I was in Sociology this year, and we went on a field trip that was volunteering and learning about the homeless epidemic in San Francisco. So, we went there and we learned a bunch about how they’re treated really unfairly, and people look down on them.

"It made me really grateful that I have a roof on my head, and it really put things into perspective, that even if I complain about, oh, ‘my house is too small’, or ‘my door doesn’t work’, you know, at least I have a door and at least I have a house. So, it just put things into perspective and it was empowering because it made us all want to help the community more."

Did this change your views on homelessness?

Well, I didn’t have any negative stigma surrounding them, but I know certain people did, like they thought that they were lazy and stuff. But, they taught us some statistics about perhaps, something in their life just went wrong and now they’re here, and that could easily happen to anyone. Anyone could lose their job, anyone could have a family crisis, like your parents, or your boyfriend, and you’re on the street, so it could happen to anyone.

I had already learned these things before, but I think it was really eye-opening just to see it, really, in action, and I there is an extremely large population of homeless people in San Francisco, which is a place that we think is really, really accepting, but they’re really alienated here in society, and there’s certain rules in place, like laws where you can’t lie down on the street, and those laws are obviously made with homeless people in mind, so it’s like they’re personally attacking them, so it was just really eye-opening that San Francisco, I mean, I think it’s a great place, it’s just interesting that that particular group of people was ostracized, and like, singled out.

Who has been your favorite teacher?

I like Mr. Wilson and Mr. Bolaños both a lot. I say they both have strong morals, they’re helpful and you can tell that they genuinely care about their students, and they’re invested in the student’s learning but they’re also invested in the student’s growth, and their skills and stuff, and they’re really passionate about what they teach. Mr. Bolaños teaches sociology and he’s really passionate about every aspect of it, and Mr. Wilson is obviously really into journalism, he’s really great at it, and they’re both good teachers, and they’re not just doing their job for the income, like, they care a lot.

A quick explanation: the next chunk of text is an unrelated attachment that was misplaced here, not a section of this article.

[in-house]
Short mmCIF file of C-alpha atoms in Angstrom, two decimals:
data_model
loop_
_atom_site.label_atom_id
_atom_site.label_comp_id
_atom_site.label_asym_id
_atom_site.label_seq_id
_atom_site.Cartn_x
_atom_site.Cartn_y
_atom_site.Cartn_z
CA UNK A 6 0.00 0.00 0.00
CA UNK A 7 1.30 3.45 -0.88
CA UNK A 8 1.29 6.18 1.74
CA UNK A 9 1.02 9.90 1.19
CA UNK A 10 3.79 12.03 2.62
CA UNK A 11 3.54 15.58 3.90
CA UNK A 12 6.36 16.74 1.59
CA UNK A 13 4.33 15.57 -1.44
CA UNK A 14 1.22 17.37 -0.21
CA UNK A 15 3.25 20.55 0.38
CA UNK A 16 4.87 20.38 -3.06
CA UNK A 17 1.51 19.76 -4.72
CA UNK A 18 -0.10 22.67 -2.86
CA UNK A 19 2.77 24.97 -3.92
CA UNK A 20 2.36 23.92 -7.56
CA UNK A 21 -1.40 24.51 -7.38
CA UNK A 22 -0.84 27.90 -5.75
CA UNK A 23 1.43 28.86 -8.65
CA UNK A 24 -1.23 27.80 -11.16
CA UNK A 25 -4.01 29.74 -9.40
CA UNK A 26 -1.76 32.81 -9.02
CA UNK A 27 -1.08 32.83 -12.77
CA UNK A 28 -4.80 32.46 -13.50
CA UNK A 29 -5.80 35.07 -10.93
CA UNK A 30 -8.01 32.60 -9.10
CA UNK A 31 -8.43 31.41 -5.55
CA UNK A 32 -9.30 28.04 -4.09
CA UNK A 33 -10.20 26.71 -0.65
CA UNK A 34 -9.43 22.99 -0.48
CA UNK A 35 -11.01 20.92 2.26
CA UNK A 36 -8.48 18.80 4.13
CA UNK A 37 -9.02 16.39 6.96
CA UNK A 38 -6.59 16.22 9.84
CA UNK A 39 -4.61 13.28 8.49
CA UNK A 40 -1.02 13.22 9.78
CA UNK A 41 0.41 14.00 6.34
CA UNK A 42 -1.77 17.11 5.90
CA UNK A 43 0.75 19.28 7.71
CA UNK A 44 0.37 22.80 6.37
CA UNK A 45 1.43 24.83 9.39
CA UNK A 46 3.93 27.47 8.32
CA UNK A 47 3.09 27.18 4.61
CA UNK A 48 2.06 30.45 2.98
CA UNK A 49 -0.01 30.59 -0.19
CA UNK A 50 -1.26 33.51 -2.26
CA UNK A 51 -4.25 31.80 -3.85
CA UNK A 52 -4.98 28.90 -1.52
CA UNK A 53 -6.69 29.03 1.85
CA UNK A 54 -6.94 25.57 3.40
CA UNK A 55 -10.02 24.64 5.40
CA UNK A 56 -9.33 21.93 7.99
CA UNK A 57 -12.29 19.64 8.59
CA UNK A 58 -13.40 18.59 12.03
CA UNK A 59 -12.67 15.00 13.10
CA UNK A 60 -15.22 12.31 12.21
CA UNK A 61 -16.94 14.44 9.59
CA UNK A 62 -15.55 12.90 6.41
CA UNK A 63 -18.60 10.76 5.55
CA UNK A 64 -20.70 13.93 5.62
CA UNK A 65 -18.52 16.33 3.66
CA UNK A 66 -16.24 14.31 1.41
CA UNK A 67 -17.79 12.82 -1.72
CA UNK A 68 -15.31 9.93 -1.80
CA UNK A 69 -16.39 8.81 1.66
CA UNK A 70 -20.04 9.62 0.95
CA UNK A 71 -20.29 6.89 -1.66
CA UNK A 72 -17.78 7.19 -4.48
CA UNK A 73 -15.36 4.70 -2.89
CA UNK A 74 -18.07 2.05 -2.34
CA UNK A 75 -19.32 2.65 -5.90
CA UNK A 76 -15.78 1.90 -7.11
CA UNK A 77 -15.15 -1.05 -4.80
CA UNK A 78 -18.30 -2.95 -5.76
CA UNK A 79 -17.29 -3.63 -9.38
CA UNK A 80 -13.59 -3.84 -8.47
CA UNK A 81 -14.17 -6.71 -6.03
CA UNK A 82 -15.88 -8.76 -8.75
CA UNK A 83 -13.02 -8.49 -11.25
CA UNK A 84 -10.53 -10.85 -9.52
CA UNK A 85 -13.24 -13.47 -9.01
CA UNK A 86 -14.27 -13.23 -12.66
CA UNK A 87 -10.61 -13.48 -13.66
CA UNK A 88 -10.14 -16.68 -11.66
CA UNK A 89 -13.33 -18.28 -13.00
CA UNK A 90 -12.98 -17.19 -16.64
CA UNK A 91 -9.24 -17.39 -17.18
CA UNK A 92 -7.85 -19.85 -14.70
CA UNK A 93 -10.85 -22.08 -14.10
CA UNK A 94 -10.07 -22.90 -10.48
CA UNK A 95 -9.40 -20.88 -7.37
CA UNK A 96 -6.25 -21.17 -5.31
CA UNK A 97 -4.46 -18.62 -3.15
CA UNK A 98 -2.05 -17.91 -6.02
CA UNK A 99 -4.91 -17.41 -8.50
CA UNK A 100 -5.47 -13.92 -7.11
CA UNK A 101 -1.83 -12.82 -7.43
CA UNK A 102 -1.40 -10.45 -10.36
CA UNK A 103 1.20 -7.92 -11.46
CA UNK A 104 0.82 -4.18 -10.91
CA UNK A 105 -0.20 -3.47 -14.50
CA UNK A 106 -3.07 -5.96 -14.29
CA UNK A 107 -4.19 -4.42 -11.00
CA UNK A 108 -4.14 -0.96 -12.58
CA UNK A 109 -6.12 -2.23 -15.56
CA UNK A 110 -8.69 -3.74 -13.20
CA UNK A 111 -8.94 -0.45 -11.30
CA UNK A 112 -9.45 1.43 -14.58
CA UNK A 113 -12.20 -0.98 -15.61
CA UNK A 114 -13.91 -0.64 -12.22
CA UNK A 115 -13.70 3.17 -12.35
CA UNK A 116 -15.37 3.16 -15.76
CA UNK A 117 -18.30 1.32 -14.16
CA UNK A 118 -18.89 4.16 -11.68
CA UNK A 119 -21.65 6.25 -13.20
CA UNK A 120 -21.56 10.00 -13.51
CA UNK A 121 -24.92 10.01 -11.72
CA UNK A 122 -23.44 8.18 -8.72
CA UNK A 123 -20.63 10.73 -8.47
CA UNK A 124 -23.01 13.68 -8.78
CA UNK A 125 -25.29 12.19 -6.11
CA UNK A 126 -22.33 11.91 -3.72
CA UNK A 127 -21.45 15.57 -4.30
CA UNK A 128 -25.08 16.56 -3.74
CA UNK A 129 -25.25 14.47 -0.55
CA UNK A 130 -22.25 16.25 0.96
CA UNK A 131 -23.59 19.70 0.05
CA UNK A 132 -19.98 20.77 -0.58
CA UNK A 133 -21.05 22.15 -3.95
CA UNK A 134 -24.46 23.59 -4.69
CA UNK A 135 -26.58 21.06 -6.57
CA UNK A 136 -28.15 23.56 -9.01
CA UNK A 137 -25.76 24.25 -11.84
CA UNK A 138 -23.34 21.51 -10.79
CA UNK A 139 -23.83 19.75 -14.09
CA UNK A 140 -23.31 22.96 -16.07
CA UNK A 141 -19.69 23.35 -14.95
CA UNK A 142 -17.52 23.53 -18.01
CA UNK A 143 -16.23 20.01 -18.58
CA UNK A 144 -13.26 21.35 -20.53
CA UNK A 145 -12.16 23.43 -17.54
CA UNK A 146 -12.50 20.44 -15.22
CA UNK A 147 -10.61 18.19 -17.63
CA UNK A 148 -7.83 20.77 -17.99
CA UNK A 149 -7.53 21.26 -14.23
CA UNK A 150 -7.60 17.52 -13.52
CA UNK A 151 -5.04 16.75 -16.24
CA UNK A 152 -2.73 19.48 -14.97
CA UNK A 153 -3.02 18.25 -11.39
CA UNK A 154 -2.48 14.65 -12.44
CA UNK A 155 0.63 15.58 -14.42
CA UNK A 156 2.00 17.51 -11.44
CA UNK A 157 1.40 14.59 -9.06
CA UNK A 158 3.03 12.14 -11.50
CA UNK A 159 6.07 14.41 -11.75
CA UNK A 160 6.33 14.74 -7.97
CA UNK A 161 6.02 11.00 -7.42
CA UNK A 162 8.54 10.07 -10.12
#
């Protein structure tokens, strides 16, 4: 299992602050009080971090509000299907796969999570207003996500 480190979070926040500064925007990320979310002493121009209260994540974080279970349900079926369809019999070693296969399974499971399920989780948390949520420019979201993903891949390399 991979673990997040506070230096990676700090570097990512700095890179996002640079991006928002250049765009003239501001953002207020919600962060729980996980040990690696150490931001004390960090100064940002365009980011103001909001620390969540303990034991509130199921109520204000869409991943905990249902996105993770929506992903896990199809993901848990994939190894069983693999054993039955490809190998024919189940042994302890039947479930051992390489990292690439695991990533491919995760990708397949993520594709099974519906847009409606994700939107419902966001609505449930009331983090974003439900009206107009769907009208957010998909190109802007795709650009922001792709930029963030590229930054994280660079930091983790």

Is there anything else you would have rather done in high school?

I feel like maybe I would talk to people outside of my friend group more often, because for the first two years of high school, I was pretty shy, and I made my friends and stuck to that group, and I love them so much, but sometimes in a class when you don’t know anyone else it’s a little awkward. So, if you talk to someone that you wouldn’t necessarily talk to, you can meet cool and interesting new people. I think that I’m starting to do that this year, but if I could have done it for the past 2 years, I would have so many more experiences.


10,000 Stories. One Shared Vision.

RE-ENVISIONED is a national movement to redefine the purpose of school.  We believe schools should foster flourishing individuals and a thriving democratic society.  But what does it mean to thrive or flourish? 

To answer this, we're building the world's largest collection of stories about what it means to live good lives and the role schools should play in helping create them: 10,000 stories from people across the country.  We'll use the stories to learn about our shared values and dreams to create a new vision for why we send our children to school. 

We work with people like YOU across the country: Catalysts - individuals, classrooms, and whole schools - who interview people in their communities and foster empathy nationwide by sharing them on our website and social media:  Instagram, Twitter, and Facebook (@reenvisioned). 

Learn more and join the movement.